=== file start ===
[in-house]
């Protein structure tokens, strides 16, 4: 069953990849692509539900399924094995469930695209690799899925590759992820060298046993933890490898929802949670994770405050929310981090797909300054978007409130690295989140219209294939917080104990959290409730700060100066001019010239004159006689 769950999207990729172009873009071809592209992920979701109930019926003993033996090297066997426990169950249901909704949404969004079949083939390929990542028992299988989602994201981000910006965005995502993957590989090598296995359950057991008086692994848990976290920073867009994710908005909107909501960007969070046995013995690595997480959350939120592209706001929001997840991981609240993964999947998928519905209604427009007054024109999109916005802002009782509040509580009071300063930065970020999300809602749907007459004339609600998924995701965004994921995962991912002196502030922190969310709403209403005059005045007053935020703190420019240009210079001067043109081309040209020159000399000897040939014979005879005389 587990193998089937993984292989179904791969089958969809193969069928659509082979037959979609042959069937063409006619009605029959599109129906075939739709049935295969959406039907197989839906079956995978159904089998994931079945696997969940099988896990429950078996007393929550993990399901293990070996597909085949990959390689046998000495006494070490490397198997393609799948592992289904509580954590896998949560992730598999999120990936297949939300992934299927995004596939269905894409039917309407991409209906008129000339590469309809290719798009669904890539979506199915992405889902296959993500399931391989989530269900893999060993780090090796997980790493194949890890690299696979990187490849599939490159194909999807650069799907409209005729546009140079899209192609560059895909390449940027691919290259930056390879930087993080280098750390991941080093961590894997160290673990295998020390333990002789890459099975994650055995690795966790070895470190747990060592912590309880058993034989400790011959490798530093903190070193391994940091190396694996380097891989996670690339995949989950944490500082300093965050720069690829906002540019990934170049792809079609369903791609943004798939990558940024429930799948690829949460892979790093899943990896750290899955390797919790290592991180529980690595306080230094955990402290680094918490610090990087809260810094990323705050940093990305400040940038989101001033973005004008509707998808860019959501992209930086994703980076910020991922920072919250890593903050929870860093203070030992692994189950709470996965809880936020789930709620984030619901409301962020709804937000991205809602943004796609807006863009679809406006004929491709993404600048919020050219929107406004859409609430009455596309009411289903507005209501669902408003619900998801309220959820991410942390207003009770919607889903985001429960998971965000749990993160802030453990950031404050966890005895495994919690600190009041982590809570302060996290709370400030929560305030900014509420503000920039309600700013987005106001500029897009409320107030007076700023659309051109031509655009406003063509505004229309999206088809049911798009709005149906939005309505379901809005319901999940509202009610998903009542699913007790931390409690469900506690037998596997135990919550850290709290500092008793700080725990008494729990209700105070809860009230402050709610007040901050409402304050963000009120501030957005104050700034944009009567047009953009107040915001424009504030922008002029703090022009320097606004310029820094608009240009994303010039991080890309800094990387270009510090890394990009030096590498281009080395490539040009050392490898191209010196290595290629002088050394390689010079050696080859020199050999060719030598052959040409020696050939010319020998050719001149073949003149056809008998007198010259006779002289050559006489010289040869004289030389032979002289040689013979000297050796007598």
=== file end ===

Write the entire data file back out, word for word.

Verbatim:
[in-house]
């Protein structure tokens, strides 16, 4: 069953990849692509539900399924094995469930695209690799899925590759992820060298046993933890490898929802949670994770405050929310981090797909300054978007409130690295989140219209294939917080104990959290409730700060100066001019010239004159006689 769950999207990729172009873009071809592209992920979701109930019926003993033996090297066997426990169950249901909704949404969004079949083939390929990542028992299988989602994201981000910006965005995502993957590989090598296995359950057991008086692994848990976290920073867009994710908005909107909501960007969070046995013995690595997480959350939120592209706001929001997840991981609240993964999947998928519905209604427009007054024109999109916005802002009782509040509580009071300063930065970020999300809602749907007459004339609600998924995701965004994921995962991912002196502030922190969310709403209403005059005045007053935020703190420019240009210079001067043109081309040209020159000399000897040939014979005879005389 587990193998089937993984292989179904791969089958969809193969069928659509082979037959979609042959069937063409006619009605029959599109129906075939739709049935295969959406039907197989839906079956995978159904089998994931079945696997969940099988896990429950078996007393929550993990399901293990070996597909085949990959390689046998000495006494070490490397198997393609799948592992289904509580954590896998949560992730598999999120990936297949939300992934299927995004596939269905894409039917309407991409209906008129000339590469309809290719798009669904890539979506199915992405889902296959993500399931391989989530269900893999060993780090090796997980790493194949890890690299696979990187490849599939490159194909999807650069799907409209005729546009140079899209192609560059895909390449940027691919290259930056390879930087993080280098750390991941080093961590894997160290673990295998020390333990002789890459099975994650055995690795966790070895470190747990060592912590309880058993034989400790011959490798530093903190070193391994940091190396694996380097891989996670690339995949989950944490500082300093965050720069690829906002540019990934170049792809079609369903791609943004798939990558940024429930799948690829949460892979790093899943990896750290899955390797919790290592991180529980690595306080230094955990402290680094918490610090990087809260810094990323705050940093990305400040940038989101001033973005004008509707998808860019959501992209930086994703980076910020991922920072919250890593903050929870860093203070030992692994189950709470996965809880936020789930709620984030619901409301962020709804937000991205809602943004796609807006863009679809406006004929491709993404600048919020050219929107406004859409609430009455596309009411289903507005209501669902408003619900998801309220959820991410942390207003009770919607889903985001429960998971965000749990993160802030453990950031404050966890005895495994919690600190009041982590809570302060996290709370400030929560305030900014509420503000920039309600700013987005106001500029897009409320107030007076700023659309051109031509655009406003063509505004229309999206088809049911798009709005149906939005309505379901809005319901999940509202009610998903009542699913007790931390409690469900506690037998596997135990919550850290709290500092008793700080725990008494729990209700105070809860009230402050709610007040901050409402304050963000009120501030957005104050700034944009009567047009953009107040915001424009504030922008002029703090022009320097606004310029820094608009240009994303010039991080890309800094990387270009510090890394990009030096590498281009080395490539040009050392490898191209010196290595290629002088050394390689010079050696080859020199050999060719030598052959040409020696050939010319020998050719001149073949003149056809008998007198010259006779002289050559006489010289040869004289030389032979002289040689013979000297050796007598």